Program of swedish russian seminar early childhood education zone of proximal development
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PROGRAM OF SWEDISH-RUSSIAN SEMINAR EARLY CHILDHOOD EDUCATION: ZONE OF PROXIMAL DEVELOPMENT PowerPoint PPT Presentation


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PROGRAM OF SWEDISH-RUSSIAN SEMINAR EARLY CHILDHOOD EDUCATION: ZONE OF PROXIMAL DEVELOPMENT. Swedish preschool challenges G roup size and organizational conditions in preschool Professor Sonja Sheridan, University of Gothenburg [email protected] Moscow, 27-29 May, 2014.

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PROGRAM OF SWEDISH-RUSSIAN SEMINAR EARLY CHILDHOOD EDUCATION: ZONE OF PROXIMAL DEVELOPMENT

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Program of swedish russian seminar early childhood education zone of proximal development

PROGRAM OF SWEDISH-RUSSIAN SEMINAR EARLY CHILDHOOD EDUCATION: ZONE OF PROXIMAL DEVELOPMENT

Swedish preschool challenges

Group size and organizational conditions in preschool

Professor Sonja Sheridan, University of Gothenburg

[email protected]

Moscow, 27-29 May, 2014


Program of swedish russian seminar early childhood education zone of proximal development

Challenges

focus for learning, quality, evaluation and assessment

  • The quality of the preschool environment

  • The teacher– child interaction

  • Group size

The child

Development and outcomes

  • Curriculum implementation


Preschool arenas in sweden

Preschool arenas in Sweden

Din text

S

Society

  • Society:

  • The Ministry of Education and Science

  • The National Agency for Education

  • The National Agency for School-inspection

  • Policy, curriculum and guidelines, quality

    • Curriculum goals to aim at that are linked to one another throughout the educational system – mirroring the same view on knowledge, learning and the child/student

    • Stable government financing and good resources to preschool

    • Preschool teacher education – academic level

    • Policy to evaluate the quality of the learning environment/preschool

  • Municipality:

  • Municipalities are responsible on a local level

  • Preschool:

  • Preschool teachers responsibility create conditions for children’s learning

Municipality

Preschool


The swedish educational system

The Swedish educational system


Swedish preschool

Swedish preschool

  • An important aspect of the welfare system, a school-form of its own, the first step in the educational system - Ministry of Education

  • The educational system, is decentralised and governed by goals instead of regulations

  • Full cover, stable government financing, low fees for parents, low child-staff ratio and well-educated staff

  • High pedagogical and political intentions:

    • A new preschool teacher education in 2011, 3 and 1/2 year – a bachelor degree in the six term, the last term on advanced level with possibilities to continue on the master program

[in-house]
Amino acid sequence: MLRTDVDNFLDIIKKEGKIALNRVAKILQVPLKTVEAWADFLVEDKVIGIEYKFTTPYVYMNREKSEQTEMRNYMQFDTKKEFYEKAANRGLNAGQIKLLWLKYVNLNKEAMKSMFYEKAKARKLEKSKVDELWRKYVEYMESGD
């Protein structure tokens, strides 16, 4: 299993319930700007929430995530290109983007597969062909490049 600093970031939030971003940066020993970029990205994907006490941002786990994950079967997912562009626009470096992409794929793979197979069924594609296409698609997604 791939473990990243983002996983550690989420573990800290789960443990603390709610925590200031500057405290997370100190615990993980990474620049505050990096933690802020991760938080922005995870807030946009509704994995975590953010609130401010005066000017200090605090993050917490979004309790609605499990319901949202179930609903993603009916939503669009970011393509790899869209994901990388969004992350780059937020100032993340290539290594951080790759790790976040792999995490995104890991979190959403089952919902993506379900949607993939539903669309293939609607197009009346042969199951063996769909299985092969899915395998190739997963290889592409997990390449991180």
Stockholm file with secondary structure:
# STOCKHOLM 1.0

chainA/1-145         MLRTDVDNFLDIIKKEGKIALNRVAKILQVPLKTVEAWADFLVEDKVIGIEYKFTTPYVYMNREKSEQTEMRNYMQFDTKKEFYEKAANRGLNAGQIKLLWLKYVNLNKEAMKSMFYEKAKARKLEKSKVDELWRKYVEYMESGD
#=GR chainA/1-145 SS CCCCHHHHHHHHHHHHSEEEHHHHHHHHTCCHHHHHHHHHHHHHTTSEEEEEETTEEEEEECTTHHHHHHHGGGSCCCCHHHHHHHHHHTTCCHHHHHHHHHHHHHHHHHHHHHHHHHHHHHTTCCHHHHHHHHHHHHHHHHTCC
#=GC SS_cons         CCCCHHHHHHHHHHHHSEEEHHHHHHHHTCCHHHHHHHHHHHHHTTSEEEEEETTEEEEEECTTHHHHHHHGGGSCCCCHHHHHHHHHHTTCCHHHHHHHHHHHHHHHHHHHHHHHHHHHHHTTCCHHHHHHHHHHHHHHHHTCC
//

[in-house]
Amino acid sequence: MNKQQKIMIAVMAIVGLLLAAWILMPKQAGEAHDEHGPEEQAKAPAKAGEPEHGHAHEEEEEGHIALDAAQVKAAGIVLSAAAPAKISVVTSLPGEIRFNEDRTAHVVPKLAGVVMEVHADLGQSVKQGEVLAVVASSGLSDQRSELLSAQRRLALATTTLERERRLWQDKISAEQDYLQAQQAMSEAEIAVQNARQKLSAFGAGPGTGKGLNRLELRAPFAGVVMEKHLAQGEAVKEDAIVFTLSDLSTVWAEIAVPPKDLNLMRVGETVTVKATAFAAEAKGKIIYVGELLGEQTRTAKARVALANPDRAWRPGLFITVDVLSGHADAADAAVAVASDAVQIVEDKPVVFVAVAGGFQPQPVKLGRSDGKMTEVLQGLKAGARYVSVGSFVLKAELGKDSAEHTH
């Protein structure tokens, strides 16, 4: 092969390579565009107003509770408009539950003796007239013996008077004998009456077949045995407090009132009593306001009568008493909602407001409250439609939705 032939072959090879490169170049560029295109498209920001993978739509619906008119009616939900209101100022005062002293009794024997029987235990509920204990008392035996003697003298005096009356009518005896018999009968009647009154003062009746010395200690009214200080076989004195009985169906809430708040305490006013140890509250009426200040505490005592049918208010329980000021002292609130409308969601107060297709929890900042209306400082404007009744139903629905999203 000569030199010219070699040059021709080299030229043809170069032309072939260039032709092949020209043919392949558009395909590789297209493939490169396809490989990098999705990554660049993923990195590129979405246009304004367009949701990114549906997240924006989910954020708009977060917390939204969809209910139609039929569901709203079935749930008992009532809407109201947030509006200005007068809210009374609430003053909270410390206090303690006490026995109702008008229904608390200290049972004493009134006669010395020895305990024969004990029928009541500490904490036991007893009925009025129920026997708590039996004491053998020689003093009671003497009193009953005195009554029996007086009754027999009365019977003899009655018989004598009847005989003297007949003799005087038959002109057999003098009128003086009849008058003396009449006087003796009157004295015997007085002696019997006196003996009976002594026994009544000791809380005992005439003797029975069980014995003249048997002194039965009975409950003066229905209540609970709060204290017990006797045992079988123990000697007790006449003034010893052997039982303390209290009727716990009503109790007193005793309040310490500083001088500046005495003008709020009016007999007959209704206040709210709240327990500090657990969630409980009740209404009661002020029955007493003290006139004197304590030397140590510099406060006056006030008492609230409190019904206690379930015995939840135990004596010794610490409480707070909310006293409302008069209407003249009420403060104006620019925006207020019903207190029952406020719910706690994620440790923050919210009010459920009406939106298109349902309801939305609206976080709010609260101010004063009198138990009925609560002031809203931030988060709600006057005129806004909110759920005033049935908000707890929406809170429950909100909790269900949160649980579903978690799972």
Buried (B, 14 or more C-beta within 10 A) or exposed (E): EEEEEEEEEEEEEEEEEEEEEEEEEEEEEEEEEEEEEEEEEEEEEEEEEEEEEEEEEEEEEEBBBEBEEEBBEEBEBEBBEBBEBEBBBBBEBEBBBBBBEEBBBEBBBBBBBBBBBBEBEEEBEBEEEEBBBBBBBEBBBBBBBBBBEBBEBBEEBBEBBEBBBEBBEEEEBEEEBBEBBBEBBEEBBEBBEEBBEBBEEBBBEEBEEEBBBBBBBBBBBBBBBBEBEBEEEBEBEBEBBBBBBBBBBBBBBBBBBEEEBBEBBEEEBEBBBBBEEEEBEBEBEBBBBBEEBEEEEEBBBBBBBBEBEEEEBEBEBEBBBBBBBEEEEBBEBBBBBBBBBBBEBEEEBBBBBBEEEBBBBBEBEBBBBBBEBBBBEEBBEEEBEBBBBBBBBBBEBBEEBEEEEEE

• Revision of curriculum, came into force 2011

    • A New Education Act, came into force 2011


The swedish preschool context

The Swedish preschool context

Preschools in 2012 = 9991 (M = 7267 & P = 2 724)

1-5 years old - for parents who are working, studying, on parental leave or unemployed and for children themselves

84% of all one to five year olds are in preschool(2012/2013)

Parents/children are entitled to a place in preschool within three or four months

3, 4 and 5 year-olds are entitled, free of charge, to at least 525 hours of preschool yearly

A maximum fee

Group size = 16,2 (2013)

Team of staff = preschool teacher and child care attendants


A revision of the preschool curriculum

A revision of the preschool curriculum

Raising the ambition of preschool with a strengthened pedagogical task

The goals and content related to literacy, mathematics, science and technology are strengthened

A new area are introduced – documentation and evaluation

Preschool teachers – responsible for pedagogical issues

Responsibility of the preschool head

National preschool curriculum with clear and integrated content goals for learning, play & care


The preschool curriculum

The preschool curriculum

  • The quality of the preschool shall be regularly and systematically documented, followed up, evaluated and developed.

  • Evaluating the quality of the preschool and creating good conditions for learning requires that the child’s learning and development be monitored, documented and analysed.

  • The aim of evaluation is to obtain knowledge of how the quality of the preschool i.e. its organisation, content and actions can be developed so that each child receives the best possible conditions for learning and development.


Variation in preschool quality

Variation in preschool quality


Ecers and subscale means

ECERS and subscale means


Structural quality group size staff child ratio on different arenas

Structural quality Group size & staff-child ratio – on different arenas